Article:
Due to confidentiality, I am unable to share the keywords in this campaign that was part of the experiment. To answer “how much competition” is a very relative question – but the bids were all between $1 and $3, if that gives you a range. And the number of keywords was between 50 and 100. So we’re not talking about very cheap clicks, or super expensive clicks. Yes, if you’re in a very competitive market, and you find that you are continually being out bid and need to raise your prices, you need to keep up. But this was not the case with this client at all. The problem is not that we were being out bid. We were running out of budget. A very different problem.

    But the point of this article, was to encourage people to do the experiment for themselves if indeed they were hitting their budget every day to see if they could get more traffic for less money. It’s not a guaranteed thing – every single Ad Words campaign is different, everyone needs to run their own experiments.

  3. Gemma Says:

    Hi there,
    I am very new to this “adwords” concept of marketing, and am trying to understand how it could help me in my quest for reasonably priced advertising.

    I don’t really understand about this bidding business – I will study that one – but I have realized that to combine keywords in phrases means a cheaper cost of clicking (example: behang = 1,10/click and “behanger gezocht” = 0,50 and … “behanger gezocht Amersfoort” = 0,05.

    I guess I have a way to go yet?

  4. Jill Olkoski Says:

    Hi Genna,
    When you specify more keywords, it costs less, because you are narrowing down the competition and the potential traffic. This is why “shoes” will cost more than “blue suede velcro shoes” because the competition is less. I highly recommend going to the Google AdWords Learning Center and learning more about this process. It’s a great place and is available in many languages.

  5. Ben Blakeslee Says:

    Hello Jill,

    I found your article very interesting and I understand your point. I was interested in the fact that you have a client with a small daily budget ($9), as mine is low as well. I had my first contact with Google Ads today, and they, in no uncertain terms told me that Google Ads wasn’t for me unless I was willing to spend a minimum of $1,500 per month. They said that the average CPC of my competitors was $1.50/$2.00. Since our average sale is between $50 and $100, I am trying to figure out how to make this work, (or who to believe).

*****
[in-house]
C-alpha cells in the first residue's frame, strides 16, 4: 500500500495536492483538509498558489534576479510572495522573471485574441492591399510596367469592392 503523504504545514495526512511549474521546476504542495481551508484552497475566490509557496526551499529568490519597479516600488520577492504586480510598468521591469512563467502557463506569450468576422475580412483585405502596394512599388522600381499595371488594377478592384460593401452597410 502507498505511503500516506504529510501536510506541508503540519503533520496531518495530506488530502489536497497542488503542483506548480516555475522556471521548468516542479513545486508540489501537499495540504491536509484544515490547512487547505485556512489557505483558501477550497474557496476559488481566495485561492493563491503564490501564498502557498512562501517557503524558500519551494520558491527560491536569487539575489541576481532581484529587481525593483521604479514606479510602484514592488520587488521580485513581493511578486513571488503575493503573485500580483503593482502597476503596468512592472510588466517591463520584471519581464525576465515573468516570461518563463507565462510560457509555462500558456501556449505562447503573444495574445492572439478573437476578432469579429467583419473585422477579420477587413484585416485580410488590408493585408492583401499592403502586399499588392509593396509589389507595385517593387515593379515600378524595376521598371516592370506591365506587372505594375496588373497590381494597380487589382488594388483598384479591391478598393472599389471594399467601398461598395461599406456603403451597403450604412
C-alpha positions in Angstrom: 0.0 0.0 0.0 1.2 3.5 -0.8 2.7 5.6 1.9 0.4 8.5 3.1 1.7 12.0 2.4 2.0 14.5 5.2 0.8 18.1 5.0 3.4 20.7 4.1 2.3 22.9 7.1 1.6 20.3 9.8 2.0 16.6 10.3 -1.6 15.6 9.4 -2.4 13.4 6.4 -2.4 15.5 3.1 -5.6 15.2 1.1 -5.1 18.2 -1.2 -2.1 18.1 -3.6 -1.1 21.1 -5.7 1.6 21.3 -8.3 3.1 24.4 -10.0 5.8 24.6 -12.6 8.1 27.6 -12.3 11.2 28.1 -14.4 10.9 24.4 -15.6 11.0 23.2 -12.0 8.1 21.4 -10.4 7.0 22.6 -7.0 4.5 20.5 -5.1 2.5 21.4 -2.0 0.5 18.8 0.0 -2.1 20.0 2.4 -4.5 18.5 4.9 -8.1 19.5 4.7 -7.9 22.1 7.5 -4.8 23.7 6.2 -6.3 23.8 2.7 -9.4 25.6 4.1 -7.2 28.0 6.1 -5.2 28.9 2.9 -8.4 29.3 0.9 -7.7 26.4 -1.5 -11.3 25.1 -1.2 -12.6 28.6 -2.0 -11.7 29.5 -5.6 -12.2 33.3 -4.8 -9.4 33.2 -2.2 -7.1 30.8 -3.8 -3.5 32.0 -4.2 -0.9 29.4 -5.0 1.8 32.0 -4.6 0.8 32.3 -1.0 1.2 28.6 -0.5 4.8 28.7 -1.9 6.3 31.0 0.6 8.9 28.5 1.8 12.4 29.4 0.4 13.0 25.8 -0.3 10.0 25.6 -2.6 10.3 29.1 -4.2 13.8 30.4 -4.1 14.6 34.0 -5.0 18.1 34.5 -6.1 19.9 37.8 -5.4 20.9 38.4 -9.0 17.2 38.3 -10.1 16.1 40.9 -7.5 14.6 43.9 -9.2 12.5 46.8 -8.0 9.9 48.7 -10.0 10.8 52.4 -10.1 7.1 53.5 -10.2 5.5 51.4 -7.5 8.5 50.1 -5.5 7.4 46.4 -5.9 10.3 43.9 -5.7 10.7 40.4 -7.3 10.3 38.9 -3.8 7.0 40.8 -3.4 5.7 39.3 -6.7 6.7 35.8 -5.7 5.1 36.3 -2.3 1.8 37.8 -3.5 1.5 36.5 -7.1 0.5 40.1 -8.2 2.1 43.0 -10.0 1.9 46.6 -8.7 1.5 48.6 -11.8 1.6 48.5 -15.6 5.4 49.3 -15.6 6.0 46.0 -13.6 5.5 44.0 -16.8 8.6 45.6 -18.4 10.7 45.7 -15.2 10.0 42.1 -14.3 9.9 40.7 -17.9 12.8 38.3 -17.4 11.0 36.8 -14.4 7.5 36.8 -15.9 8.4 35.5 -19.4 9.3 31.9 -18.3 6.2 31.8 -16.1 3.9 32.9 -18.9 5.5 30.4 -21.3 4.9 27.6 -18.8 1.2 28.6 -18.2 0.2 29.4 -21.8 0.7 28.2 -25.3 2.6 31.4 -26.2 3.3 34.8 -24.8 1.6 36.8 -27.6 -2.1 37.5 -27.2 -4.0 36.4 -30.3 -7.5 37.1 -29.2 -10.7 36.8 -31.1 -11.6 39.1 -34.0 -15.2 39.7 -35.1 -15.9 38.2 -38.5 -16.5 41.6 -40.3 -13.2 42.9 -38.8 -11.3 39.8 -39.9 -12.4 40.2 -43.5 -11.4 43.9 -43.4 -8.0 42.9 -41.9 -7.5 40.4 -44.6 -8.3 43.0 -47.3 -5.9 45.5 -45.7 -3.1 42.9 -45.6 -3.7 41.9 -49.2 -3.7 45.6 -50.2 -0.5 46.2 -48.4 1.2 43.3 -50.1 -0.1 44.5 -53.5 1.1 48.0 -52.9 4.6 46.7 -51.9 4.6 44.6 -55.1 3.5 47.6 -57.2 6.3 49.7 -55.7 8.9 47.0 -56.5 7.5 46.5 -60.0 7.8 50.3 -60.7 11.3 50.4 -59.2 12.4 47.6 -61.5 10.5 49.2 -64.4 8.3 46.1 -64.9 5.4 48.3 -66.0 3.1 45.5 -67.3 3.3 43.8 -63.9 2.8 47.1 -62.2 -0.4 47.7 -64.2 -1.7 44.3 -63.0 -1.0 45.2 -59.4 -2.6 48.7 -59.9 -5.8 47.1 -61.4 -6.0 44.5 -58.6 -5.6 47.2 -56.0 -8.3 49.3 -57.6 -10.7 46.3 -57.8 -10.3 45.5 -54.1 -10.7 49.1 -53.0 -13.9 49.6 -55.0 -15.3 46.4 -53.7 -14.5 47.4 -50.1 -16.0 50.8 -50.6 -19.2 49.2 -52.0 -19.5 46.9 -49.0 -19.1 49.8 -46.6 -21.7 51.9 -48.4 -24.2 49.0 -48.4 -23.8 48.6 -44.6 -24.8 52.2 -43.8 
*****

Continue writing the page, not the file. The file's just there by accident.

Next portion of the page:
6. Jill Olkoski Says:

    Hi Ben,
    I guess that it’s not so much about how big your daily budget is, but what are you willing to pay for a customer. I would NOT trust anyone to tell me what the CPC is, I would create my own AdWords account and see for myself – I have plenty of clients who use AdWords at much less per month. However, if you do the math, figure out how much you are willing to pay for a customer, assuming that 1%, or 5% or at most 10% of clicks turn into clients. Paying $2 a click, to make a $50 sale might not make sense, but I’d verify this for myself with an actual experiment, versus listening to folks. So don’t believe anyone, run an experiment for a month.

  7. arthur Says:

    greetings,
    i searched for your article after i noticed that the number of total clicks for a given budget and a rising cpc seems to actually decline beyond a certain point for my product. i think what i saw is consistent with what you are saying in your article.
    i was using the google traffic estimator tool when i noticed what i just described. the thing that got me was that the estimated ad position was very different in the estimator than in my actual results. i guess i am now wondering how accurate the traffic estimator is. i hate the idea of throwing money into something based on inaccurate info. do u find the traffic estimator to be accurate? also is there any way to see click volume as a function of CPC?
    thanks,
    adwords newbie

  8. Jill Olkoski Says:

    Hi Arthur,
    I have never tried to see if the traffic estimator is accurate since it’s based on searches, and all we could ever measure was clicks. Kinda apples and oranges. So I have no idea whether it’s accurate in terms of searches, but it would seem logical the lower the ranking the fewer the percentage of those potential searches you would get. But even a number one ranking in the paid rankings section, would not get 100% of the traffic. But I haven’t seen data that would answer your question. But I would always just use the traffic estimator as a relative tool, to make choices, but not to set client expectations of actual traffic.